Considering the success Walt Disney Pictures is having with Dick Tracy this summer, it’s not surprising that it has raided the funny papers once again for inspiration. This time they plan to turn the 60-year-old comic strip Blondie into a big-budget musical. Created by cartoonist Chic Young, the Bumstead clan was previously brought to big-screen life in a successful series of 28 films released between 1938 and 1950 starring Penny Singleton in the title role, Larry Simms as Baby Dumpling (later Alexander), and Arthur Lake as Dagwood. The idea for the new movie came from the strip’s current writer, Dean Young (Chic’s son), and, according to producer Francine LeFrak, ”The story is a celebration of marriage.” Oscar-winner Alfred Uhrr (Driving Miss Daisy) is working on a screenplay for the film, which is scheduled for the summer of ‘92. A director and cast are yet to be announced. Can the official Dagwood sandwich be far behind?
Arnold Apres Recall
With Total Recall safely on its way to becoming one of this summer’s biggest action hits, Arnold Schwarzenegger is turning to comedy for his next film, Kindergarten Cop. Teaming up again with Ivan Reitman, who directed him in Twins, Arnold plays an undercover policeman posing as a preschool teacher to protect a tyke from her paroled father. It’s scheduled for a year-end release.
Even jaded New Yorkers took notice when a knight wearing a flame-shooting helmet charged his crimson horse down Fifth Avenue during rush hour recently. The spectacle was a scene from The Fisher King, a modern-day fable from director Terry Gilliam starring Jeff Bridges and Robin Williams. Bridges is an arrogant deejay whose cynicism knocks him off the airwaves and onto the streets. There he meets a homeless visionary (Williams) who pulls him into a medieval fantasy world where they search for the Holy Grail and are redeemed. The theme of renewal extends throughout the production. Producers Debra Hill and Lynda Obst have tried ted teate an environmentally responsible set: The caterer uses biodegradable paperware, cans are recycled, and extra food is donated to the homeless.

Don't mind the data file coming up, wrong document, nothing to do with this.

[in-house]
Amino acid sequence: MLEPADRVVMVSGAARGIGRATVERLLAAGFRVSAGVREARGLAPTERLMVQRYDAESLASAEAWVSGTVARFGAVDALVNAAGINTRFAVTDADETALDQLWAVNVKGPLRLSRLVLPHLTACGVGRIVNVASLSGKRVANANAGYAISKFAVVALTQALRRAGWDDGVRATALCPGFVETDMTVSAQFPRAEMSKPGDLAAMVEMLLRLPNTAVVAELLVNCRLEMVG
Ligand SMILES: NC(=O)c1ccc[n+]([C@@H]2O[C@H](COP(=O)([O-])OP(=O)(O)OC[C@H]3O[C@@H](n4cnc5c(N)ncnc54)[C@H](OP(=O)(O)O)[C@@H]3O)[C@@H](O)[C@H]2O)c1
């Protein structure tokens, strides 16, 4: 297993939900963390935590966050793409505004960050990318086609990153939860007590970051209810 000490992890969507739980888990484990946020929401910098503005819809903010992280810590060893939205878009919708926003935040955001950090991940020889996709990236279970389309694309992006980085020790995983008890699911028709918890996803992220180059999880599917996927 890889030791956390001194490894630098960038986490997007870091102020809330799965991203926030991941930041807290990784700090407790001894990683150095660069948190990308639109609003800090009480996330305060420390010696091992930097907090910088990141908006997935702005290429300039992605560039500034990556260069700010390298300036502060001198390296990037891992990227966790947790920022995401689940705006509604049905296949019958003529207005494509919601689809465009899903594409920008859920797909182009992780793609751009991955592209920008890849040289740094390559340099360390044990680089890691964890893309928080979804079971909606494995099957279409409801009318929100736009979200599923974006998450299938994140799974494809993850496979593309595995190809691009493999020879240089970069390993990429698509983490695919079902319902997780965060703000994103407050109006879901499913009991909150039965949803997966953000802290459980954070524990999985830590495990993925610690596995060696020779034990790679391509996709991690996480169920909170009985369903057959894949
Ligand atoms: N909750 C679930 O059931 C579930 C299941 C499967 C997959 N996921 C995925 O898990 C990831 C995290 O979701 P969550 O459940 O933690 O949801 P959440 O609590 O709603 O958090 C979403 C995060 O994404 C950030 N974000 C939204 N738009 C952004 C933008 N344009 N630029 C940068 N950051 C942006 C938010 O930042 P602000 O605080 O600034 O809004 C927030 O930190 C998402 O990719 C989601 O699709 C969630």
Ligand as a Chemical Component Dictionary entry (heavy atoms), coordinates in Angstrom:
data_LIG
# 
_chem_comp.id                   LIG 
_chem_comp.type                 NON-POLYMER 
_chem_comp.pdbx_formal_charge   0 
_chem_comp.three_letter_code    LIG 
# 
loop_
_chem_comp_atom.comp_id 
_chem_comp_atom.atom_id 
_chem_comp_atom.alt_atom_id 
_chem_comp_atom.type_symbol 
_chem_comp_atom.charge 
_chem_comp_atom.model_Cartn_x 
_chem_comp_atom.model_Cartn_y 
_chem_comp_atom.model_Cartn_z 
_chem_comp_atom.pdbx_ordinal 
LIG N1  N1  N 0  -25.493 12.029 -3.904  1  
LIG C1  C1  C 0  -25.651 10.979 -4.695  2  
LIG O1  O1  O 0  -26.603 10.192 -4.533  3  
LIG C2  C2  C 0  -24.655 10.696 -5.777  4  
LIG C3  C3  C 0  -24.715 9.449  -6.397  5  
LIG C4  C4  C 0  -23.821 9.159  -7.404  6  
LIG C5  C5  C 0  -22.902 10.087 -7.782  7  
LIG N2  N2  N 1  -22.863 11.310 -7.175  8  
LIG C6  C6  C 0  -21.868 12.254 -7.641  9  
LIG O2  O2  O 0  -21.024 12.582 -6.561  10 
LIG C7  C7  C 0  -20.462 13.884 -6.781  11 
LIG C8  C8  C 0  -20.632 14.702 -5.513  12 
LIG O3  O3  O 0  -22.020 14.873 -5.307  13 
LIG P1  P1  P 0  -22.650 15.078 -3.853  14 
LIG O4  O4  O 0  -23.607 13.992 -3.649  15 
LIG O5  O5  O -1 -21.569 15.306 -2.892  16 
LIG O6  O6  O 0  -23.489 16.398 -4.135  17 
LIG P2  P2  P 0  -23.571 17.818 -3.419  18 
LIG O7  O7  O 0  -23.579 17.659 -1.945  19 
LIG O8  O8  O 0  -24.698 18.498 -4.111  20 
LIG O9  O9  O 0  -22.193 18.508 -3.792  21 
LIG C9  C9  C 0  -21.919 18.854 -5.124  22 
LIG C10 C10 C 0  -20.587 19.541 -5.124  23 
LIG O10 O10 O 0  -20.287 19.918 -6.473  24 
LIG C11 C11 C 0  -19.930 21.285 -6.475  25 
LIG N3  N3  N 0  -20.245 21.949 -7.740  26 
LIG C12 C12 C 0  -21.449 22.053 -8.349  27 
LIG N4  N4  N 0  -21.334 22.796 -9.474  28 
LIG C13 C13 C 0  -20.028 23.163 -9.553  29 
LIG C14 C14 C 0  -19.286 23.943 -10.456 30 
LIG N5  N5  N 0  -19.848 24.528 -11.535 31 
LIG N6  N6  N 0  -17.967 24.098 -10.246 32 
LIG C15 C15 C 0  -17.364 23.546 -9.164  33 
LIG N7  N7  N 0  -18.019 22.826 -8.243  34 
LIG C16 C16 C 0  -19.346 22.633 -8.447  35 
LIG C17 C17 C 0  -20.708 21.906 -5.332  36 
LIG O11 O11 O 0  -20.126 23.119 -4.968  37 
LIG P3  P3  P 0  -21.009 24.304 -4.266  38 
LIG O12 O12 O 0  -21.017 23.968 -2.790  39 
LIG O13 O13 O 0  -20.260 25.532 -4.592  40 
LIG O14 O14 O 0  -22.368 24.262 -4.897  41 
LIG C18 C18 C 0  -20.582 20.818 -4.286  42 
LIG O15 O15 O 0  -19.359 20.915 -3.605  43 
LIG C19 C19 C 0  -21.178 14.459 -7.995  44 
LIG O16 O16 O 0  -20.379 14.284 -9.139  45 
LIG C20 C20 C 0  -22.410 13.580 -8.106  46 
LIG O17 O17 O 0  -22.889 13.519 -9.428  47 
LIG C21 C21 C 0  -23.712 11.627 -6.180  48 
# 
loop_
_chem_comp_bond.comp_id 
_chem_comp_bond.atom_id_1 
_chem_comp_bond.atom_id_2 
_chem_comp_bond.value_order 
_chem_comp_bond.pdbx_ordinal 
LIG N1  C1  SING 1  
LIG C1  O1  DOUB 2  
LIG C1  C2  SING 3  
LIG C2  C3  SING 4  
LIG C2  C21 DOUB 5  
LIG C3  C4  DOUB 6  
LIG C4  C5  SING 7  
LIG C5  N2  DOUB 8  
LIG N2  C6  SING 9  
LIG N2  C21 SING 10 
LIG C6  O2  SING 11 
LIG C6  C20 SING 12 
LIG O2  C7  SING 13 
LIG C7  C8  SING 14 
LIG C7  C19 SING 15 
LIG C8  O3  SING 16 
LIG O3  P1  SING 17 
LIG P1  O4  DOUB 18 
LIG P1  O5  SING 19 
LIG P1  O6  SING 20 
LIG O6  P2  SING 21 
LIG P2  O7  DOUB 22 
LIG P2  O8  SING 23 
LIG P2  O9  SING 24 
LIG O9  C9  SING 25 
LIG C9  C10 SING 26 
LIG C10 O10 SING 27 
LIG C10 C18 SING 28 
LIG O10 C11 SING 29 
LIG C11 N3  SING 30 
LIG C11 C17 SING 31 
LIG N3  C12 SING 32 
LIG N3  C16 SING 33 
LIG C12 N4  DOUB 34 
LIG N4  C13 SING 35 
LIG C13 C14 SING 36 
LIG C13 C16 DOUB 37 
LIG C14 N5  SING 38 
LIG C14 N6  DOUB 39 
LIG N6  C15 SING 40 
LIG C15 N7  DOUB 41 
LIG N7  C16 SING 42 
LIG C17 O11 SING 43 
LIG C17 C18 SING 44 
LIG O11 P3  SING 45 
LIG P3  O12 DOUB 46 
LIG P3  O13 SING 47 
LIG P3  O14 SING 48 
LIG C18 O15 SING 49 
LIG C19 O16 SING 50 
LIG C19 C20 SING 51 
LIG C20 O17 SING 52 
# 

Show Time to Show Biz
When Pat Riley was riding high as the coach of the Los Angeles Lakers, the high-pr-prd seats for home games at the fabulous Forum were usually filled with movie stars and assorted film-industry power brokers. Now that he has retired, it’s not surprising to hear that Riley is considering working in movies. He is reportedly talking with Michael Douglas’ Stonebridge Entertainment about developing a contemporary romance that features an NBA coach as the main character.
Why are three films based on Robin Hood — that old rob-from-the-rich-and-give-to-the-poor outlaw-in the works? Is Hollywood trying to tell us something about the end of the so-called greed decade? The version of the tale that looks like it will make it out of Sherwood Forest and into theaters first will be directed by thirtysomething cocreator Marshall Herskovitz, who is scheduled to begin shooting in England and Wales in September.